Earlier this month, a great many new ideas emerged from the Slow Living Summit in Brattleboro. But one theme dominated the three-day conference: the way that the United States currently organizes its economic activity is no longer sustainable and a new path is needed.
With long-term unemployment and home foreclosures remaining at levels not seen since the 1930s, it’s tough to argue that the economy has recovered from the collapse of the housing bubble of 2007-2008. Eight million jobs have disappeared since the start of the current recession.
With the number of billionaires growing by the year, and the gap between rich and poor at the highest levels since the 1920s, it’s tough to argue that the United States has a fair and equitable economic system.
And with the double whammy of climate change and peak oil looming over a nation totally dependent on cheap energy for nearly every aspect of daily life, it’s tough to argue that our nation can continue to live the way it’s been living — or that a radically altered climate will make it easier for us to survive.
These are the reasons that there is a great deal of buzz about finding ways to build resilient local economies. And that buzz has grown exponentially over the last couple of years.
Windham County has played its role, as organizations such as Post Oil Solutions and Transition Putney have not just talked about the need to change the local economy, but have also done something about it.
From canning workshops, to community gardens, to farmers’ markets, to grassroots organizing concerning food issues, the two organizations have done tremendous work.
But, the people involved with post-oil planning don’t see the same energy, or the same sense of urgency, from local government or the local business community.
That was the takeaway from the June 7 Brattleboro Selectboard meeting, when a proposal from Post Oil Solutions to start a sustainable community task force was met with relative indifference.
Supporters of the task force say that, while the work that has gone into the new Brattleboro town plan and the Southeast Vermont Economic Development group (SeVEDS) has been useful, neither the town Planning Department nor SeVEDS have fully acknowledged the economic and social disruptions that lie ahead in a post-oil world.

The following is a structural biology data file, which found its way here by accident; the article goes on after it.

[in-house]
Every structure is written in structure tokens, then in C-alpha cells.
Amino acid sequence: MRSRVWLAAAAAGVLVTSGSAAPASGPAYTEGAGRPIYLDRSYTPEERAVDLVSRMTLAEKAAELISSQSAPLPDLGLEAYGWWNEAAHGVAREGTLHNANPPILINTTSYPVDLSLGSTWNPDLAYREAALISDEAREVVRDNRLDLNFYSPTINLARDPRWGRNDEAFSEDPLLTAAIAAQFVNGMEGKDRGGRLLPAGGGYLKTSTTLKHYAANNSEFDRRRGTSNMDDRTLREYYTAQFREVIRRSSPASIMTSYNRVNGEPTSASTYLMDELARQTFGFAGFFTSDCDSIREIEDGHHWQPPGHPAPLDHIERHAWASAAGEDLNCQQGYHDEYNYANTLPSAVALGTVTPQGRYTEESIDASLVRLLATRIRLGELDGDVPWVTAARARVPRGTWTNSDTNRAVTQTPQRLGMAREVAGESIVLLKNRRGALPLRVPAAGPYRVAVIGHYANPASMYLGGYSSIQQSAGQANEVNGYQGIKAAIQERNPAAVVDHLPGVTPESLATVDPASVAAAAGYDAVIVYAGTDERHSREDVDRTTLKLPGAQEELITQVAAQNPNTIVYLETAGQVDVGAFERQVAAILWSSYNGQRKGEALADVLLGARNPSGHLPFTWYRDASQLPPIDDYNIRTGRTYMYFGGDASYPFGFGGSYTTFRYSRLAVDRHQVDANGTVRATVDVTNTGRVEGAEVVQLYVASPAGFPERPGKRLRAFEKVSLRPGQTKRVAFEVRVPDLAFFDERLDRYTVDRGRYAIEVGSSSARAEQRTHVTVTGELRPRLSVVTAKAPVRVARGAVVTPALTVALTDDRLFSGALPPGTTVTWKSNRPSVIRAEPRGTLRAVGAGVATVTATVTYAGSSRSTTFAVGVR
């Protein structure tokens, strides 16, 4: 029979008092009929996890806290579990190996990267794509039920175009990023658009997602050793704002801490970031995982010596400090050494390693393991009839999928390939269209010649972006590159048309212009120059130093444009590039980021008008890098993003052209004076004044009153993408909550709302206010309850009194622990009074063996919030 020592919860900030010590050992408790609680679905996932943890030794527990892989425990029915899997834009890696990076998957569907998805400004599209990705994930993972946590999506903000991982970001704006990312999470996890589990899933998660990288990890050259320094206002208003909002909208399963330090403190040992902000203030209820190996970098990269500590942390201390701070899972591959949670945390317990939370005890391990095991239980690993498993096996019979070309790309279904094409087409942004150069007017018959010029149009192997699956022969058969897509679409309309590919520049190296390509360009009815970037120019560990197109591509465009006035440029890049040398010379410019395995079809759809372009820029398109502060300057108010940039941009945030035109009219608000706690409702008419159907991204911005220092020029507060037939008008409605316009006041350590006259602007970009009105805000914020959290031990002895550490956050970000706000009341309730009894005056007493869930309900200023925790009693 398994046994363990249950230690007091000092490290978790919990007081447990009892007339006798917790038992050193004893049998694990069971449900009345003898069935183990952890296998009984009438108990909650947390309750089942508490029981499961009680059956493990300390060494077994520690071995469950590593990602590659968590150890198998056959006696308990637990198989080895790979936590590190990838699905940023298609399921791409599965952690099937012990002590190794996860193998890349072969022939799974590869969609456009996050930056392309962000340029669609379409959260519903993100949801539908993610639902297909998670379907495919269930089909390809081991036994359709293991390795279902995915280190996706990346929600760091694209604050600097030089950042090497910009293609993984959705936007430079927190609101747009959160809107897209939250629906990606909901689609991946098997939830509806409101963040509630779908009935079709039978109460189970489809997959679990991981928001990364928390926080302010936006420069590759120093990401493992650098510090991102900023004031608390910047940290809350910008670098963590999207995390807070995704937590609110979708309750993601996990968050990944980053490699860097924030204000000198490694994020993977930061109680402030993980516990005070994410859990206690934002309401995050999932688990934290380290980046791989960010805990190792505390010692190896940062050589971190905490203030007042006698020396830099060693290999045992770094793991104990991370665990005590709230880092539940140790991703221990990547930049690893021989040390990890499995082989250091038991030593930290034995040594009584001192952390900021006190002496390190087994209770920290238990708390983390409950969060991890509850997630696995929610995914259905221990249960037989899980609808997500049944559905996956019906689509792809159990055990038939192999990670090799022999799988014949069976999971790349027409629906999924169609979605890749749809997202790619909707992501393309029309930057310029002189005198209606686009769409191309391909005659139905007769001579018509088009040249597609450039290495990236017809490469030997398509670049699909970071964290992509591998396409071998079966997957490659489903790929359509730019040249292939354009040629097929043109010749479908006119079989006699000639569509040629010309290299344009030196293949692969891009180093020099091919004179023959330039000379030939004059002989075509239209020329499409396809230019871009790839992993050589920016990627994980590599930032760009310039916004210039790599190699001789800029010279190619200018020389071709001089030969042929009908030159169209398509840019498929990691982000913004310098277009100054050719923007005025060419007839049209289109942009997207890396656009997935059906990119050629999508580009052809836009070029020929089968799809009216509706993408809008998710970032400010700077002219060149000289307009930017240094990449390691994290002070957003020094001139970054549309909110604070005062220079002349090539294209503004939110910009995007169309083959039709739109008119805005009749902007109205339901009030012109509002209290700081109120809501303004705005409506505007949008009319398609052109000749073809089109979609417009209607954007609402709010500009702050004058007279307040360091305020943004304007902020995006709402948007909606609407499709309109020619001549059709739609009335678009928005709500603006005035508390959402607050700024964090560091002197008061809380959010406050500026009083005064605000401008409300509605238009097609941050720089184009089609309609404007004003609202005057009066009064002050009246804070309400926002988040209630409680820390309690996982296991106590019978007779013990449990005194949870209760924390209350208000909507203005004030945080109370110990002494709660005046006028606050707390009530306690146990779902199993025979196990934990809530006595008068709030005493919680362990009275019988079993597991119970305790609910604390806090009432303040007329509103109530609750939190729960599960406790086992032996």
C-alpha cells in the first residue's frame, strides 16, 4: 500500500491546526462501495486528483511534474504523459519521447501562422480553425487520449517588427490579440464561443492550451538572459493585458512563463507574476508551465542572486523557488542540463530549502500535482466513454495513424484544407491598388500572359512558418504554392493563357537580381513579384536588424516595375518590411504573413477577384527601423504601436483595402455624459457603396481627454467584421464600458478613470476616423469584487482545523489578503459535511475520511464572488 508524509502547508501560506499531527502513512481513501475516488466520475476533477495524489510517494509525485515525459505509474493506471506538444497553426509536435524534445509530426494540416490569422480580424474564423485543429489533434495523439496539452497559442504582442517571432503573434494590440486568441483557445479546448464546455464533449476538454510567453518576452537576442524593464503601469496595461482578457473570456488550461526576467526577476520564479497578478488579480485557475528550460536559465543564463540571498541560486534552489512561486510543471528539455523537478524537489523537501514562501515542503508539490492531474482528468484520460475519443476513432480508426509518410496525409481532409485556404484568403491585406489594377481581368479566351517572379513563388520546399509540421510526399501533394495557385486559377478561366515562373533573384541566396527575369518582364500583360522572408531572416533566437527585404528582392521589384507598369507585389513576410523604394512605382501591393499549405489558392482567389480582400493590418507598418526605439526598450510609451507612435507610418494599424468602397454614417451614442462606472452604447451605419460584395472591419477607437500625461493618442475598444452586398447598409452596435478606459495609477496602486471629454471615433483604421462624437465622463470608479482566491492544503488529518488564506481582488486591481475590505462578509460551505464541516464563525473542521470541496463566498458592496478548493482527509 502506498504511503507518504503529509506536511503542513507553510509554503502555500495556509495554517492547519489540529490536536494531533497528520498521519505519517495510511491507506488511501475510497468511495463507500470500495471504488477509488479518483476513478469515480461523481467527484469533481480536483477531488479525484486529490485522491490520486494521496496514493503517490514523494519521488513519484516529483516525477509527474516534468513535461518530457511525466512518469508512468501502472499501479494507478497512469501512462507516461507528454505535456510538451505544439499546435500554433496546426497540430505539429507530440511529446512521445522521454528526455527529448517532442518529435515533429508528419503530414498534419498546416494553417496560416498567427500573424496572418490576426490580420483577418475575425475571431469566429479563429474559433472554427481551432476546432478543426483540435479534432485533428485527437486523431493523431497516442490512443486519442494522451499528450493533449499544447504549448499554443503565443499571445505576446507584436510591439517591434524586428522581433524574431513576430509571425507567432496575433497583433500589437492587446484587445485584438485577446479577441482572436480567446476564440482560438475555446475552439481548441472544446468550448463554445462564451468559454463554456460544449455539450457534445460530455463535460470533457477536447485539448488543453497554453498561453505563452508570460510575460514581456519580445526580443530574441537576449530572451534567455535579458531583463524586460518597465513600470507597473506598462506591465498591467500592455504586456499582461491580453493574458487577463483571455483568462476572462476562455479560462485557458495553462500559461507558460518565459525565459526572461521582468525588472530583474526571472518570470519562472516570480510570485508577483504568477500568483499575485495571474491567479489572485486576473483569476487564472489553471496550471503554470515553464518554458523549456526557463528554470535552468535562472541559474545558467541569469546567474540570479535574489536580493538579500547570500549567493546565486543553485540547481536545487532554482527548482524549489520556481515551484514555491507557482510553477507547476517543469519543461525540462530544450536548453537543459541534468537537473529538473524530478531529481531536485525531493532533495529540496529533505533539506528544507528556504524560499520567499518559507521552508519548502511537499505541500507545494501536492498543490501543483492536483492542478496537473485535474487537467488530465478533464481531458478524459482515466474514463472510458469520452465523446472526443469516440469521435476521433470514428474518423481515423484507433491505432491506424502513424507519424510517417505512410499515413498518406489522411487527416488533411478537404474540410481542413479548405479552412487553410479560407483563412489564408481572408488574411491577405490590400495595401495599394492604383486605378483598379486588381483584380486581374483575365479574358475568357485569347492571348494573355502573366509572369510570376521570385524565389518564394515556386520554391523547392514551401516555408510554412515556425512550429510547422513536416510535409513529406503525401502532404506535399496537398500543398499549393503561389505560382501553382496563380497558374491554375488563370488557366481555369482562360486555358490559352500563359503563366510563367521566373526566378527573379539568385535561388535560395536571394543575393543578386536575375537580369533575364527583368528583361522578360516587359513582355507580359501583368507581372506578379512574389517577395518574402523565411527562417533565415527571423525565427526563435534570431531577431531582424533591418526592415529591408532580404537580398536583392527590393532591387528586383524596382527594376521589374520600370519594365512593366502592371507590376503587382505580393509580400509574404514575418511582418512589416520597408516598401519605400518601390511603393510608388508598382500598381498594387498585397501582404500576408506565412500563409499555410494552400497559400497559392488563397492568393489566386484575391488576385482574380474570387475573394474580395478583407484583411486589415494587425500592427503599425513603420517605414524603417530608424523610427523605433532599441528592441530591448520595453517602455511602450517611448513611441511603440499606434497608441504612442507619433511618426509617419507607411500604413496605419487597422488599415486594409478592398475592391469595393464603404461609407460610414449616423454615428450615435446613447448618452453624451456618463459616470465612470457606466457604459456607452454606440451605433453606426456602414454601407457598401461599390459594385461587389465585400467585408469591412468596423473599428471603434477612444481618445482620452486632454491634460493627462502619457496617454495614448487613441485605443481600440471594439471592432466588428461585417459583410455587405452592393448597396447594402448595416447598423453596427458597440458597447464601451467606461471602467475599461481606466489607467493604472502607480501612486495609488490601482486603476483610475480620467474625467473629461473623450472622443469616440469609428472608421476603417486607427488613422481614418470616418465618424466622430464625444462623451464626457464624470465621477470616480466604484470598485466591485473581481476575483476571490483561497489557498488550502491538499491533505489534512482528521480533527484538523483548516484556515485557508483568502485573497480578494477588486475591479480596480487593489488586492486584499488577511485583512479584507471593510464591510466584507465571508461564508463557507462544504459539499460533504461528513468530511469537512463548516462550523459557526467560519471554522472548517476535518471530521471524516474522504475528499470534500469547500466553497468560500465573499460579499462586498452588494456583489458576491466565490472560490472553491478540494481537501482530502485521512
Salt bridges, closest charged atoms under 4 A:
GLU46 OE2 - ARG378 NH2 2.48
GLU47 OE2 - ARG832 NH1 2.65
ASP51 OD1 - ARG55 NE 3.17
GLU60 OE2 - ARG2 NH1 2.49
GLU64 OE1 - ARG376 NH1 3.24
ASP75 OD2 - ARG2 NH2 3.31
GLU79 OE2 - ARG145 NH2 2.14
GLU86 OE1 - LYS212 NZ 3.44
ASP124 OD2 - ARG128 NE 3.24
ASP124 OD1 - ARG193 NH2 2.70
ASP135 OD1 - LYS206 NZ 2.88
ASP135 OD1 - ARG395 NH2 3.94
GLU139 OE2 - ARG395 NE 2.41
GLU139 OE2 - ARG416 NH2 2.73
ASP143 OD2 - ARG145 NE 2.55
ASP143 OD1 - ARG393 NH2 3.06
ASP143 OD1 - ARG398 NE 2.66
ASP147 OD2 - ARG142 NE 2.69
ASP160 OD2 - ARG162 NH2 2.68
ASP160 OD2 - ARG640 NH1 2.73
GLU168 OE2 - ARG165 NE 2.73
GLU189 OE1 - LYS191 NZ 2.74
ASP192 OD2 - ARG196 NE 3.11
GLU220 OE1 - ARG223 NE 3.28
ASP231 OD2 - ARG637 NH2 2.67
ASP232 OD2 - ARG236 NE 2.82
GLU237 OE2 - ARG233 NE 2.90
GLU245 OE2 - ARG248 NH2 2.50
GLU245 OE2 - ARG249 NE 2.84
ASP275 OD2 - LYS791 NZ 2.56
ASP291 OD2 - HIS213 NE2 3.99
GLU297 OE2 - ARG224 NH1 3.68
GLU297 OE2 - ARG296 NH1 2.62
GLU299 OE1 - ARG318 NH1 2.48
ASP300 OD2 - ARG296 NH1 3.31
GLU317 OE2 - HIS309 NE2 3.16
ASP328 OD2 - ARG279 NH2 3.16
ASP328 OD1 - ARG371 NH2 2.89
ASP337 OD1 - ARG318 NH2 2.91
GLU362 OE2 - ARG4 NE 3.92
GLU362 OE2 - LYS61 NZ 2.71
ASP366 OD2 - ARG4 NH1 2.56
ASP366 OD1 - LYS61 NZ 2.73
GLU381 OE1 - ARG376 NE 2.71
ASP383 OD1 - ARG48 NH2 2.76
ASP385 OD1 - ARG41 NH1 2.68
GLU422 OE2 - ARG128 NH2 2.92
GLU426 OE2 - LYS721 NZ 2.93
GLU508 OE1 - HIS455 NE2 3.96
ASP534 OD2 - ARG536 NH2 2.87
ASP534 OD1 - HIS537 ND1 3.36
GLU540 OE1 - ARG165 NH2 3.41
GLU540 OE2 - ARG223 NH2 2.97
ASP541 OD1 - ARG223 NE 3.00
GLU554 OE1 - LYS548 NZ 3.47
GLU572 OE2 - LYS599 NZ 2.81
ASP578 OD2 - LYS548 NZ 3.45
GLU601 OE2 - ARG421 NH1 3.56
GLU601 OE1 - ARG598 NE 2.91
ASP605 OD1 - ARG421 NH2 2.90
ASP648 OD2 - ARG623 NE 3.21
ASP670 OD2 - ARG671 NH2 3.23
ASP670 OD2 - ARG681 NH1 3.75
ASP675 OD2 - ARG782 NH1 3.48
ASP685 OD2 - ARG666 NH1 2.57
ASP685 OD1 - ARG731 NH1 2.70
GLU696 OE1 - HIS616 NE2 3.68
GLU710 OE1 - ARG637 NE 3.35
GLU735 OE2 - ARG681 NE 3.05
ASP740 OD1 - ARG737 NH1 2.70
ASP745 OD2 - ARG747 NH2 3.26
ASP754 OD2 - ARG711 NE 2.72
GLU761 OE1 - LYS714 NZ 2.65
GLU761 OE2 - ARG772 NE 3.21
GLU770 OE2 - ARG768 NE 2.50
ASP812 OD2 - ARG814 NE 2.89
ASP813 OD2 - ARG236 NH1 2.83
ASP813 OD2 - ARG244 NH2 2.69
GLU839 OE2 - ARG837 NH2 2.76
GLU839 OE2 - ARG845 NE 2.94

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Getting municipal governments involved isn’t a radical new idea.
More than 600 towns around the nation, including Montpelier, Keene, N.H., and Northampton, Mass., have made significant commitments toward climate protection and sustainability.
Why not Brattleboro?
Post Oil Solutions wasn’t asking for money on June 7. It merely asked for a study committee to look into forming a task force, and for the town to collaborate with the nonprofit on developing a community-based food system.
The Selectboard wasn’t interested, saying that the present town boards are in a better position to deal with the problem.
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We have room for compromise here.
Town boards need to think about the probability of a future that is drastically different from the present. They need to think and respond creatively, and work with willing and engaged volunteers who are committed to the civic process. Particularly given Selectboard member Ken Schneck’s work toward engaging more people in town government, the board should be making every reasonable effort to say “yes” and encouraging such activity..
And Post Oil Solutions needs to recognize that just because they happen to be convinced that their ideas are right, it doesn’t mean that people will automatically follow along. People don’t respond well to being lectured.
Vermont is in a much better position than most places to make the transition to a new economic future.
But this journey must be collaborative, not confrontational, and it must involve the whole community, not just those who agree with the post-oil perspective.
There will be skeptics and people who don’t necessarily agree.
We must avoid pointless fights over process that take energy away from building coalitions and developing ideas that work.